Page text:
Engineered microbial cells present a sustainable alternative to fossil-based synthesis of chemicals and fuels. Cellular synthesis routes are readily assembled and introduced into microbial strains using state-of-the-art synthetic biology tools. However, the optimization of the strains required to reach industrially feasible production levels is far less efficient. It typically relies on trial-and-error leading into high uncertainty in total duration and cost. New techniques that can cope with the complexity and limited mechanistic knowledge of the cellular regulation are called for guiding the strain optimization. In this paper, we put forward a multi-agent reinforcement learning (MARL) approach that learns from experiments to tune the metabolic enzyme levels so that the production is improved. Our method is model-free and does not assume prior knowledge of the microbe’s metabolic network or its regulation. The multi-agent approach is well-suited to make use of parallel experiments such as multi-well plates commonly used for screening microbial strains. We demonstrate the method’s capabilities using the genome-scale kinetic model of Escherichia coli, k-ecoli457, as a surrogate for an in vivo cell behaviour in cultivation experiments. We investigate the method’s performance relevant for practical applicability in strain engineering i.e. the speed of convergence towards the optimum response, noise tolerance, and the statistical stability of the solutions found. We further evaluate the proposed MARL approach in improving L-tryptophan production by yeast Saccharomyces cerevisiae, using publicly available experimental data on the performance of a combinatorial strain library. Overall, our results show that multi-agent reinforcement learning is a promising approach for guiding the strain optimization beyond mechanistic knowledge, with the goal of faster and more reliably obtaining industrially attractive production levels.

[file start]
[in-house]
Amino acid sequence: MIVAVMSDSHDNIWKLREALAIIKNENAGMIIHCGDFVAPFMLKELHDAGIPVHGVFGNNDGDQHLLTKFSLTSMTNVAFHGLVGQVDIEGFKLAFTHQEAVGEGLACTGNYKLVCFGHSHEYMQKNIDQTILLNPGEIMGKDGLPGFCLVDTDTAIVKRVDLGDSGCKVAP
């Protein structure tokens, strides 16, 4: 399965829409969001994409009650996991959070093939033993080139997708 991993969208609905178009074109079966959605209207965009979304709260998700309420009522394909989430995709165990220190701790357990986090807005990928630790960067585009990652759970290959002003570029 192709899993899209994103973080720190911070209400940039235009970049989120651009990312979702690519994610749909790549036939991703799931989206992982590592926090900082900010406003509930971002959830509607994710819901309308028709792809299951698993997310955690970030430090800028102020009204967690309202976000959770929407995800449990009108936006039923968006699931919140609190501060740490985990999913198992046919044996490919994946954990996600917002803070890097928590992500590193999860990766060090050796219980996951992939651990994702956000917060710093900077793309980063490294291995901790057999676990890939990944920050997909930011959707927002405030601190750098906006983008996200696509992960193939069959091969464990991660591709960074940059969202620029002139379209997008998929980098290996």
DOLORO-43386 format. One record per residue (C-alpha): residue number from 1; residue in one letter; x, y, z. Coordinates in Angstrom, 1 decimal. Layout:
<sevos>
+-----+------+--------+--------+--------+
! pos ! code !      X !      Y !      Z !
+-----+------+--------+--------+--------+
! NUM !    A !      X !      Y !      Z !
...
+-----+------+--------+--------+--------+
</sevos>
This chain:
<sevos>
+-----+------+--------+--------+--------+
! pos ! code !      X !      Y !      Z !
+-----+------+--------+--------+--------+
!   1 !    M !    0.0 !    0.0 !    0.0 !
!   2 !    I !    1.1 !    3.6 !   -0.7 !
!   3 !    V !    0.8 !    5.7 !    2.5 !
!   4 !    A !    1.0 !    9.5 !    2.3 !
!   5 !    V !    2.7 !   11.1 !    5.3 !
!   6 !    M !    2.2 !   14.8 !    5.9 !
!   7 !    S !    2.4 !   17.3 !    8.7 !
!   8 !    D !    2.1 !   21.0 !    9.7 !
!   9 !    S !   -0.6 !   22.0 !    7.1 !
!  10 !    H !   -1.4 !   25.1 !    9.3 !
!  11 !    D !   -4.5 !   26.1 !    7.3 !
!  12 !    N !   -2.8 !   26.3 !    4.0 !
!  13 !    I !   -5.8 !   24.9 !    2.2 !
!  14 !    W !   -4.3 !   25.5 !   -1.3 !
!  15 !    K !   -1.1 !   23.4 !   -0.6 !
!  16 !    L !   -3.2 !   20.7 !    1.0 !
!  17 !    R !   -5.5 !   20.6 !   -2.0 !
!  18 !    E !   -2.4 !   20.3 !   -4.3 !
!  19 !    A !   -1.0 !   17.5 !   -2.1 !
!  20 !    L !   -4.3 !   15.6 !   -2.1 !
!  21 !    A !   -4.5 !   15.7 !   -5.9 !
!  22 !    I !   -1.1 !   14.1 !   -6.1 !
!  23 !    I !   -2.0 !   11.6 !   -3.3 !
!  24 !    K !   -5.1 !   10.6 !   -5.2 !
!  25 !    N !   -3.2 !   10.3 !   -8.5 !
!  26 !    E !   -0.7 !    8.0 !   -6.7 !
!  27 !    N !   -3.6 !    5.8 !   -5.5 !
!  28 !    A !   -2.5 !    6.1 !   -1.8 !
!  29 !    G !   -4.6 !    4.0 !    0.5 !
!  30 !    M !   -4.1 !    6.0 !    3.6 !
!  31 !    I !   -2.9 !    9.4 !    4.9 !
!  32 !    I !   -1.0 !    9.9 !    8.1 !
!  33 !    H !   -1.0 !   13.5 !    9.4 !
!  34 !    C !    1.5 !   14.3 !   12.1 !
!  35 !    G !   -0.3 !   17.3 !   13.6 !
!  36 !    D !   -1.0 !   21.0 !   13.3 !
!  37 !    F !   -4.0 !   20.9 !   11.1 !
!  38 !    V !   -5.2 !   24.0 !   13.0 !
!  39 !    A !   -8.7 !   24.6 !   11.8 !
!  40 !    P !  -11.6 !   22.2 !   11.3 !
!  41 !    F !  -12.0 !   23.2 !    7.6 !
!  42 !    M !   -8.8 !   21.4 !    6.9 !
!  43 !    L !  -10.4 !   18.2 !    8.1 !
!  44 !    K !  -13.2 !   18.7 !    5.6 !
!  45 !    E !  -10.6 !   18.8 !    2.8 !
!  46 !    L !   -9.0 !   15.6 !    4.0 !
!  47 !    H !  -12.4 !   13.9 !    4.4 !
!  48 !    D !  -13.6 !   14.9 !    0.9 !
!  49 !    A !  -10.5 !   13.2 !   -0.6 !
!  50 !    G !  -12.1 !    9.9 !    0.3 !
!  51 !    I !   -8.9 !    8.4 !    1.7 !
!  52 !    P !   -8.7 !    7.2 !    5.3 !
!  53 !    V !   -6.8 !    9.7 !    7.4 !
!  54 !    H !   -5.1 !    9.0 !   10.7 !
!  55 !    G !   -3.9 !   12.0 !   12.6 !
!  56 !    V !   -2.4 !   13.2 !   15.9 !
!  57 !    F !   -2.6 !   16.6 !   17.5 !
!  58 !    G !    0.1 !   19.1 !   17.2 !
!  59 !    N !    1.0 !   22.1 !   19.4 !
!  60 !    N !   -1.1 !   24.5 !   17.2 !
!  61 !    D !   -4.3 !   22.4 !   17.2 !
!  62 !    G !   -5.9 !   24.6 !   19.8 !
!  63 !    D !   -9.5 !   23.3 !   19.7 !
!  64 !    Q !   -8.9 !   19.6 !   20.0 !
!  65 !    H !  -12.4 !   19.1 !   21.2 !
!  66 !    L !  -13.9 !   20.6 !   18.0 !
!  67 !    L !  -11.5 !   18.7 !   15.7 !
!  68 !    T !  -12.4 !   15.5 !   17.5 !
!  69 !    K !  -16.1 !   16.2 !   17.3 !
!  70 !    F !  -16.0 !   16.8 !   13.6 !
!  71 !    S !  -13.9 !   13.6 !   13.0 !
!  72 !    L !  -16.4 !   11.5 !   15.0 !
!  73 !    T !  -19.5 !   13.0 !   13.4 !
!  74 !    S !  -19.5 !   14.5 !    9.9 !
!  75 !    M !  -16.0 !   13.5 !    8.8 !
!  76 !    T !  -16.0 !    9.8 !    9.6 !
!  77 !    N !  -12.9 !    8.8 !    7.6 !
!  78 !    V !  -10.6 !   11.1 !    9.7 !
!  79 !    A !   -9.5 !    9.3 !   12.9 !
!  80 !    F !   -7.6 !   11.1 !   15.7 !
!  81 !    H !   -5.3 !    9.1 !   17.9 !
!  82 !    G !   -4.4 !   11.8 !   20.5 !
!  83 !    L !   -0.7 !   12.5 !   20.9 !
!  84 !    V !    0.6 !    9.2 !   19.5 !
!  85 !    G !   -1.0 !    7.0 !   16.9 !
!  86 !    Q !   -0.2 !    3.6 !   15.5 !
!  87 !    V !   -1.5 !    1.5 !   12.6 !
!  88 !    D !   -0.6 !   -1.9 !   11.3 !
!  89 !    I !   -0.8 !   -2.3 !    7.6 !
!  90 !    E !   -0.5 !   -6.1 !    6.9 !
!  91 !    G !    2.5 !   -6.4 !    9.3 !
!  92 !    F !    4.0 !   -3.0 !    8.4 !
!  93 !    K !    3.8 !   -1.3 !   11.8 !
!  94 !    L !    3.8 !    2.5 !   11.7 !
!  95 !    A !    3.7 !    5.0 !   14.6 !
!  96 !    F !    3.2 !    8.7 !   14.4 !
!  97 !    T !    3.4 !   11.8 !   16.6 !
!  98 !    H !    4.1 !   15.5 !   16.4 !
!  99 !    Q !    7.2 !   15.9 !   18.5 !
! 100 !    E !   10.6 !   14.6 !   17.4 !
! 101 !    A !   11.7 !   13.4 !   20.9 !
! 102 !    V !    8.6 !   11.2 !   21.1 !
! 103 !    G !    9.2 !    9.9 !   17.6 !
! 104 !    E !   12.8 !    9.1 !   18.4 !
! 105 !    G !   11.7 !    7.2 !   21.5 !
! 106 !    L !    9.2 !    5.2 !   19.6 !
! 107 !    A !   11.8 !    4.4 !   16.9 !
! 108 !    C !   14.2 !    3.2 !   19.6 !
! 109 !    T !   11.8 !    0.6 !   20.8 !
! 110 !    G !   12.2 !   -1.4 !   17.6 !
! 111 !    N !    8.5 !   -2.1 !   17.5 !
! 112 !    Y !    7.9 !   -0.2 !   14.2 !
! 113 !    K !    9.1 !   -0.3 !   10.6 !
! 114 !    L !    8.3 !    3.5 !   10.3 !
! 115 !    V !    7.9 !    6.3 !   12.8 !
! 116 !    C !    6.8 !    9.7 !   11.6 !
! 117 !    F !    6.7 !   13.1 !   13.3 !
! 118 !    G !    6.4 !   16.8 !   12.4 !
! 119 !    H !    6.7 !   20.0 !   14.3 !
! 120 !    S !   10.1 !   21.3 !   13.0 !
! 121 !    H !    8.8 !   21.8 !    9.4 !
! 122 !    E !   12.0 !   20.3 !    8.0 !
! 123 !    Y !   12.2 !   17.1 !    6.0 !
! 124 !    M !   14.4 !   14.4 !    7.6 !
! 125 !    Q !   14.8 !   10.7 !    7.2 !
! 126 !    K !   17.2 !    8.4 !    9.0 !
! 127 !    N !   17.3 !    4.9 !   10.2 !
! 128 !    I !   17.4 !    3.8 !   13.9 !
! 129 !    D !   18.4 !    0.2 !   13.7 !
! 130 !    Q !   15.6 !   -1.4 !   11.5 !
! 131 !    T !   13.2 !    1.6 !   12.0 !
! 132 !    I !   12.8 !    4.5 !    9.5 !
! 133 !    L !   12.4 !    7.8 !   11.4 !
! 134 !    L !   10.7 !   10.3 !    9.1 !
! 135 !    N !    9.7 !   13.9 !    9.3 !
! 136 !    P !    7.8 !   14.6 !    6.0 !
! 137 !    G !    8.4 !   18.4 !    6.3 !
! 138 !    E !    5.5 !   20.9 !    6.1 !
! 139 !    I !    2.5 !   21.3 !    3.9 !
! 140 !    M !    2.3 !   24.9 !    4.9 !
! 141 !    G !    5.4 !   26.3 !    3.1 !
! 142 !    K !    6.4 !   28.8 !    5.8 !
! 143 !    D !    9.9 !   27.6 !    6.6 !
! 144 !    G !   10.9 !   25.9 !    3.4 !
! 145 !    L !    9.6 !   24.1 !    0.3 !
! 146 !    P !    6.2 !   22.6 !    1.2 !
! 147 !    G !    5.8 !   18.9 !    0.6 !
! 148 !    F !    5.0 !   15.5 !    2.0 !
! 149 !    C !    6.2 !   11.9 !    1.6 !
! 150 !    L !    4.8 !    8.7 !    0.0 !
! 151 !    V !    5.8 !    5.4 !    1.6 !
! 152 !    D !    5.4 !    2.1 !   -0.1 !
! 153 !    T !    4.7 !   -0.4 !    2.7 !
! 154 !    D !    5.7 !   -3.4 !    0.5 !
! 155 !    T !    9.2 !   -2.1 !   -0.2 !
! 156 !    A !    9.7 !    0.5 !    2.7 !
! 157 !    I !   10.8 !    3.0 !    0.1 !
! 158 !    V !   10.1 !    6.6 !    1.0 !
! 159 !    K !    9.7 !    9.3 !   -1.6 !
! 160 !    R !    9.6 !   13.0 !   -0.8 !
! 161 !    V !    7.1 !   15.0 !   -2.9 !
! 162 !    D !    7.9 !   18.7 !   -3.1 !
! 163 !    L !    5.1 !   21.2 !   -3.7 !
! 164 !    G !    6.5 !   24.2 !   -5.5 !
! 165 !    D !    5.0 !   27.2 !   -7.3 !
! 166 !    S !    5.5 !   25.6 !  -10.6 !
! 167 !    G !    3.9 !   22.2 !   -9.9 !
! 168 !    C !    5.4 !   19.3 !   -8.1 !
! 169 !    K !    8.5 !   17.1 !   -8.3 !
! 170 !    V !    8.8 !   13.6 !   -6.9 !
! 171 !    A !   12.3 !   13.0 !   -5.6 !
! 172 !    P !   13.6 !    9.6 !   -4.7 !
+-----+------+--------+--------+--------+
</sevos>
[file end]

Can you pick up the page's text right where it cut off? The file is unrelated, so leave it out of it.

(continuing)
- Escherichia coli/genetics
- Metabolic Engineering/methods
- Metabolic Networks and Pathways
- Saccharomyces cerevisiae/genetics
- Synthetic Biology